I just want to start off by saying this is another one of those things that I haven't seen mentioned or shown anywhere, so I don't know if this is an unknown or merely little-known design. However, it should prove useful for those worried about FPS and being able to STOP their generators.
People have created various ways to draw power from running water - usually rivers, or 'churning' it with the typical Dwarven Water Reactor design. The aquifer battery concept can produce a lot of power too, but it's limited in that it cannot be stopped once started and you're bound by building on the aquifer tiles. This limitation can prove annoying.
So I came up with something new. Simple, expandable and as easily controllable as the typical DWR - The Mechanical River.
How does it work? Easy! Draw water out from an aquifer with screwpumps, pump it under the wheels, then drain it back into the aquifer. The problem that may deter an interest in this idea is that the water wouldn't flow high enough to touch wheels along the latter half of the river due to the water draining into the absorbing row of aquifer tiles at the end. How do we fix this?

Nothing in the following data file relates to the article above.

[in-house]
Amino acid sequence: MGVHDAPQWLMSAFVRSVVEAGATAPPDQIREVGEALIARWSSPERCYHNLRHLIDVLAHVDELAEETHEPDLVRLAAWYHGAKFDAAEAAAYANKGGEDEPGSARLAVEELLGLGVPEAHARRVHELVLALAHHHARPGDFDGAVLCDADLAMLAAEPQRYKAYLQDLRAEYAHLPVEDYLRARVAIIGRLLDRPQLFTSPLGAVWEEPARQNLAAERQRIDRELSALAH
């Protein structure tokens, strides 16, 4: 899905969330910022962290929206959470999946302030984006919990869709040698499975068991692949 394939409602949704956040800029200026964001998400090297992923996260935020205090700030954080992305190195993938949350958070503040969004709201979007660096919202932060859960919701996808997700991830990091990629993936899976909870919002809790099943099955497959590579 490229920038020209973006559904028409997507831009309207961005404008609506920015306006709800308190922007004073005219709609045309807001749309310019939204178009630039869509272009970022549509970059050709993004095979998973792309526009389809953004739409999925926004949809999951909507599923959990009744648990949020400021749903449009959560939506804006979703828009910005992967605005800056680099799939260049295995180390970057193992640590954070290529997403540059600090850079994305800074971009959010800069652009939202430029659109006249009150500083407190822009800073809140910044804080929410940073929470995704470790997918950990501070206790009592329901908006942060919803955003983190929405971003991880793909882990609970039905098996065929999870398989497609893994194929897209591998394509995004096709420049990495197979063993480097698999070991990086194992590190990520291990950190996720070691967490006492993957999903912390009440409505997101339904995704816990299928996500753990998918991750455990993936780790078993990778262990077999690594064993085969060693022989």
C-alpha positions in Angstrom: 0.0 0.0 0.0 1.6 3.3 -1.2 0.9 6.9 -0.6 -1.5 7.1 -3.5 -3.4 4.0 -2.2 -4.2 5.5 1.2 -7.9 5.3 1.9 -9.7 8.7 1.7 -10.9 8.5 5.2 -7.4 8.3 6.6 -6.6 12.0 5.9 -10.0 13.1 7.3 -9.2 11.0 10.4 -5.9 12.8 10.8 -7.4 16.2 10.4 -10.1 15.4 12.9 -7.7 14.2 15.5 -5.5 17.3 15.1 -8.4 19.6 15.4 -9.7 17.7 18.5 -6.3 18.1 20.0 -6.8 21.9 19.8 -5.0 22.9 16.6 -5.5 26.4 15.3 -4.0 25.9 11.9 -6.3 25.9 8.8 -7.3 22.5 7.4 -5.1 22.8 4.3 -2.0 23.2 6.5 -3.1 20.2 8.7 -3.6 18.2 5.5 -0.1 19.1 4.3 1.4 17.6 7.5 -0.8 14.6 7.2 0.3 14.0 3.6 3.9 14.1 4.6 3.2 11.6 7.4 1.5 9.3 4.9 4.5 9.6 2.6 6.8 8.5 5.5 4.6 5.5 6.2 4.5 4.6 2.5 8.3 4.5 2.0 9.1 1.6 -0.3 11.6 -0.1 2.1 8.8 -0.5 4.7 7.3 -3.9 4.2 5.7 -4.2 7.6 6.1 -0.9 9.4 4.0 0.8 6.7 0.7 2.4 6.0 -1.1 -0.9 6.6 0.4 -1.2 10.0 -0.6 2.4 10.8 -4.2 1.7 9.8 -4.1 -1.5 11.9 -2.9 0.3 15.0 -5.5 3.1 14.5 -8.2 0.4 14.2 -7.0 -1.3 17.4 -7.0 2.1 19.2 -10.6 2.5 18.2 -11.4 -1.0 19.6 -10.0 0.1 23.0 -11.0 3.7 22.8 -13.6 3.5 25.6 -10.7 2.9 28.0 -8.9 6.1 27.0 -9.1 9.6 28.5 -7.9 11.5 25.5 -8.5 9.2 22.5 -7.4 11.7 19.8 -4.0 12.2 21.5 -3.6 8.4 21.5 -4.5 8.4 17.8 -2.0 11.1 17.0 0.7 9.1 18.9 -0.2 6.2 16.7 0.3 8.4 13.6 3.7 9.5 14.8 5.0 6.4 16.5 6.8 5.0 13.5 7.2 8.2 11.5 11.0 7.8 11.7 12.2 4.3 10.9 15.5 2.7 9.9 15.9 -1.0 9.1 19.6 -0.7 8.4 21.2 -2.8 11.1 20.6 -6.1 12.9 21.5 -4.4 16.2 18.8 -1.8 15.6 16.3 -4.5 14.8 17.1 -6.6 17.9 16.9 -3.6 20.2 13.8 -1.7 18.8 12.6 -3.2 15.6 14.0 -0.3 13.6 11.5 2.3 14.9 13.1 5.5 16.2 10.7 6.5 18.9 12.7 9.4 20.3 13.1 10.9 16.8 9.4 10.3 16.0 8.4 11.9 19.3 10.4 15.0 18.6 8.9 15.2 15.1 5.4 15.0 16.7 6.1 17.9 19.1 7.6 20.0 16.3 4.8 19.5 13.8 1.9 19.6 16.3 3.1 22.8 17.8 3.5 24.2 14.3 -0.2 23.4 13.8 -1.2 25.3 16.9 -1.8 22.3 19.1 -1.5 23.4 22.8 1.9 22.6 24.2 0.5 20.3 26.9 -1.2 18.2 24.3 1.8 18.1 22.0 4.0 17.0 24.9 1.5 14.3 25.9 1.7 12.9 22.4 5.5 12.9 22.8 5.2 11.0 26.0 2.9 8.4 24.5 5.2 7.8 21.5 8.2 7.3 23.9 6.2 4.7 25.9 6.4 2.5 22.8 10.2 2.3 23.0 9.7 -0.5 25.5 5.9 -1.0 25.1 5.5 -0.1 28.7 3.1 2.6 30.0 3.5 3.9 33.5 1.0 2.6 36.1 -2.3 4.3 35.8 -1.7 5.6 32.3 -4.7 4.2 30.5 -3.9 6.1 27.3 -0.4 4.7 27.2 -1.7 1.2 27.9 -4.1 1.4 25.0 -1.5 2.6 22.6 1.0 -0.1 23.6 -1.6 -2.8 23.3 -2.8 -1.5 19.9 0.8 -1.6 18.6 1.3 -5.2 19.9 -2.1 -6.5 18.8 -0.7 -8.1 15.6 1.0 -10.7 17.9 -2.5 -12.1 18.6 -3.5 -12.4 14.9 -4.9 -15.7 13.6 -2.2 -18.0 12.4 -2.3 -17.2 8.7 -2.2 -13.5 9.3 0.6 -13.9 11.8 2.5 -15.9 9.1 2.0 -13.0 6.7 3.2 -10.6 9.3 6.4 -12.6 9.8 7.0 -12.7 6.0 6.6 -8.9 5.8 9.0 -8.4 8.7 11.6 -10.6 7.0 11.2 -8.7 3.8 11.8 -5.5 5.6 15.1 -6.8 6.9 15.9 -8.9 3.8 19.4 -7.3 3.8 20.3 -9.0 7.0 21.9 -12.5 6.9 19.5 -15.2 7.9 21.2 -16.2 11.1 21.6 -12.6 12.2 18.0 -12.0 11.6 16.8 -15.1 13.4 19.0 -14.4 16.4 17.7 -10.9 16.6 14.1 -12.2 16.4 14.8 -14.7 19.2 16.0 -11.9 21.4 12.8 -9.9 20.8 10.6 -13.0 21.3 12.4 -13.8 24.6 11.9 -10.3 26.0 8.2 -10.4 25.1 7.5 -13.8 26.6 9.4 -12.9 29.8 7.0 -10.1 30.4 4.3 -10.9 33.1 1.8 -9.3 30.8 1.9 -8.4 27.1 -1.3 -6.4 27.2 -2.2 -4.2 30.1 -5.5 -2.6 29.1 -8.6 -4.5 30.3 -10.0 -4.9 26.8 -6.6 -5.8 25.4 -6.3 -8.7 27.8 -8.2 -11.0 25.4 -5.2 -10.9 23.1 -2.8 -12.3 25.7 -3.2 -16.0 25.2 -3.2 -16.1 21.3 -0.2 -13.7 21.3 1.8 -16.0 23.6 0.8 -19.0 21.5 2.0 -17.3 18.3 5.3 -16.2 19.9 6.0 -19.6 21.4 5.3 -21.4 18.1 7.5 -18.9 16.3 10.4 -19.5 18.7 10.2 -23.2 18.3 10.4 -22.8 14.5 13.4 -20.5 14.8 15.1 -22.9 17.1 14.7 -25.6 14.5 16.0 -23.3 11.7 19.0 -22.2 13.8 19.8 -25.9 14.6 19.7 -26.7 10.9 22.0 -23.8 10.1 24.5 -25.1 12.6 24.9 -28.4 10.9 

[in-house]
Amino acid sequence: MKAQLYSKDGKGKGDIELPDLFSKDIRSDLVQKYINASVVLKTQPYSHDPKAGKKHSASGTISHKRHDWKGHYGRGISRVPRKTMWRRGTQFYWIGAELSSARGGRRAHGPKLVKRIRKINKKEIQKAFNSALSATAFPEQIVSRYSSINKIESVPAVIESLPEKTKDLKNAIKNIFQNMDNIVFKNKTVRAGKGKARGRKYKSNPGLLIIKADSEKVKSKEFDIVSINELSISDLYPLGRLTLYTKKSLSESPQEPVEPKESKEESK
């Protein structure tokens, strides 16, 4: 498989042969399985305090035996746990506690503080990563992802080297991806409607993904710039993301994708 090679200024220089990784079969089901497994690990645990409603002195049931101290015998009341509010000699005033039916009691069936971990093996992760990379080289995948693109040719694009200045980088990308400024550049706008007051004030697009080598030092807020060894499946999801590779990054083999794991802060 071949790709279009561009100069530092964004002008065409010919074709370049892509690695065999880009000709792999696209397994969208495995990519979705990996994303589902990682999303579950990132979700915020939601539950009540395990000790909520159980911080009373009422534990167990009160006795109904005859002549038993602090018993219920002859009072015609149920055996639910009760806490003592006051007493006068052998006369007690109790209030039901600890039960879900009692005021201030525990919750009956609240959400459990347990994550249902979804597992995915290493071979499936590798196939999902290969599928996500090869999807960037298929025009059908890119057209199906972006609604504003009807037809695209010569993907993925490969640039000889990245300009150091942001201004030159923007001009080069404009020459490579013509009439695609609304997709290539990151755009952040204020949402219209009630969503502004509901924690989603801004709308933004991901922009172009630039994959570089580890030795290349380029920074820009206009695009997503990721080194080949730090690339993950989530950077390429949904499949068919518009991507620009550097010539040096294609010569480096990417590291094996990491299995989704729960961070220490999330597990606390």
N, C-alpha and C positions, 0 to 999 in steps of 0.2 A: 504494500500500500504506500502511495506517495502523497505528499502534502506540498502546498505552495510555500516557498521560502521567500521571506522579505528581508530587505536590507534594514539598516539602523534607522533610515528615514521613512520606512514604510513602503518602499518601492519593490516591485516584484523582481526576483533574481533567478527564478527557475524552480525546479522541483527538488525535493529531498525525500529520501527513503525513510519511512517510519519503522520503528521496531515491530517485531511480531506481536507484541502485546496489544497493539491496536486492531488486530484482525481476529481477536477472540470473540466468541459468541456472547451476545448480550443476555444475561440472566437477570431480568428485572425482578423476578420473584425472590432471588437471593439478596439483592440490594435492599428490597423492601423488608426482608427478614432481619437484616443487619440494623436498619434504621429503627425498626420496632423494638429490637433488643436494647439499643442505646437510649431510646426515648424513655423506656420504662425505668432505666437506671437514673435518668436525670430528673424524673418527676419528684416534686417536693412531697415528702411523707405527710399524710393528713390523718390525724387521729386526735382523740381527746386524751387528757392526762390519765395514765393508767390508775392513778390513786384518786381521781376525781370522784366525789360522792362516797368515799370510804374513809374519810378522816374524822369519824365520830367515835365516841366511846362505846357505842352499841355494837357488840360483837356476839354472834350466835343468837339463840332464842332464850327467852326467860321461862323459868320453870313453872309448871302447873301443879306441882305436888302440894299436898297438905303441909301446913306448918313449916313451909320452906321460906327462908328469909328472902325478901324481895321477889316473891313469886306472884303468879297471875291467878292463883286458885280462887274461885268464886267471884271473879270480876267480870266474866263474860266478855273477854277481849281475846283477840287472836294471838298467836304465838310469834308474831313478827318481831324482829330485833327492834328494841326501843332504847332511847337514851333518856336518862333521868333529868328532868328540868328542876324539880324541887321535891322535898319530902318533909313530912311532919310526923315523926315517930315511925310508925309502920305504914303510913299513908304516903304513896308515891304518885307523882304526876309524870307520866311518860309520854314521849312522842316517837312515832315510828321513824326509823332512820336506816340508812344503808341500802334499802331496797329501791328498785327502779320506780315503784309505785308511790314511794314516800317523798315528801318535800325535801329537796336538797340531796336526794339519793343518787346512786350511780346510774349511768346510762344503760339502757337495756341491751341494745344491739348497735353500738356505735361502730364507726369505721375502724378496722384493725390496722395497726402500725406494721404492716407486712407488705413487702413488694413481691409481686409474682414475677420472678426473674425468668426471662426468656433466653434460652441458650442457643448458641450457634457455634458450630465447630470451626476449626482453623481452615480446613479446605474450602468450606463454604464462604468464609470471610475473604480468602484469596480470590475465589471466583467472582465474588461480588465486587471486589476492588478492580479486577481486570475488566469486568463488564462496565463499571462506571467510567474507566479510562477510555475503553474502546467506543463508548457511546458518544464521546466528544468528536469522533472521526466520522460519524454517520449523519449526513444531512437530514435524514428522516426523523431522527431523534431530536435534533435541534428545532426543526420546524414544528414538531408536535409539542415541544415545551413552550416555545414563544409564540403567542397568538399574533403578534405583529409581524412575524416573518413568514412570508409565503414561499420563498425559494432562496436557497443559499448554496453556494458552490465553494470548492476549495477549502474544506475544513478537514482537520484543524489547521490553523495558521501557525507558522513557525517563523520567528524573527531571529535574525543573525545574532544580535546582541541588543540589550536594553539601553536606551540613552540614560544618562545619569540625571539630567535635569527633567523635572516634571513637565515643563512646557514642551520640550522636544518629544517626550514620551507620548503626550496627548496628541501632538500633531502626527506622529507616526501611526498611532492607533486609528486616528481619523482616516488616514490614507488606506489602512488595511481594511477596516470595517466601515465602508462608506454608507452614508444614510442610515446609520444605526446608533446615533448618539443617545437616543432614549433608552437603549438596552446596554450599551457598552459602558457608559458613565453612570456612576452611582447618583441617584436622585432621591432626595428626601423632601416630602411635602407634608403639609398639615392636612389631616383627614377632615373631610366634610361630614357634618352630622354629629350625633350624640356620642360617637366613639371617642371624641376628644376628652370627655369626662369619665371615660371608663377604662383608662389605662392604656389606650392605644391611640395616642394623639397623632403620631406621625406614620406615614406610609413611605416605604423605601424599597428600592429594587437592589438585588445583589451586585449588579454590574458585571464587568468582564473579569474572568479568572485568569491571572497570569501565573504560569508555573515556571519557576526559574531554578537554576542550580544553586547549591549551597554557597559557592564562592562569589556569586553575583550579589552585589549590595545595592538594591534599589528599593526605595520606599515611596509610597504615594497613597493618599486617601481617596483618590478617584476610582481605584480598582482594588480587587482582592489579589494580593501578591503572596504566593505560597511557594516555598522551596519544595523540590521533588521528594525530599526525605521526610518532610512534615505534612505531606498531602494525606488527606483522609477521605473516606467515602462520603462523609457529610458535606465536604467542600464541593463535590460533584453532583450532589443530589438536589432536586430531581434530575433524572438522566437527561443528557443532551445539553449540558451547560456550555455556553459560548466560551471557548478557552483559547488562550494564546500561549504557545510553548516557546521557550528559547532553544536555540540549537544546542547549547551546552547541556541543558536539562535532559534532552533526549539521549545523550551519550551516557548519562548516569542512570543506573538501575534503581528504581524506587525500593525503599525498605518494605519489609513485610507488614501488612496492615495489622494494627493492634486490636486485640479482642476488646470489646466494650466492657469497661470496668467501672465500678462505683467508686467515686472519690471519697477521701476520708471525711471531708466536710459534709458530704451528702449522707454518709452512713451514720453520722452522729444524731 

The water is drawn from the row of screwpumps (shown mid-pump) on the lower-left side and pumped around at a constant 7/7 level around the river and into the circled drainage tile.
This gives you a power generator you can expand as your needs grow with just a pickaxe some mechanisms and wood.
And above this, the heart of the river -
Although not in sync due to incomplete axles, all the wheels are indeed turning and generating power. The northern wheels will be expanded to fill complete rows, rather than the diagonal pattern shown, I just lack the wood to build them as fast as I'd like.
So now you have yet another option to enjoy when you need power to fill your dwarve's water source, or clense a cavern of all life with magma. You can build it straight, or wrap it around as I have done (due to space limitations) in any way you like. Enjoy!
(This project's admittedly half-finished, but I had enough done to show the proof-of-concept works and my current map doesn't have quite as many trees as I'd like)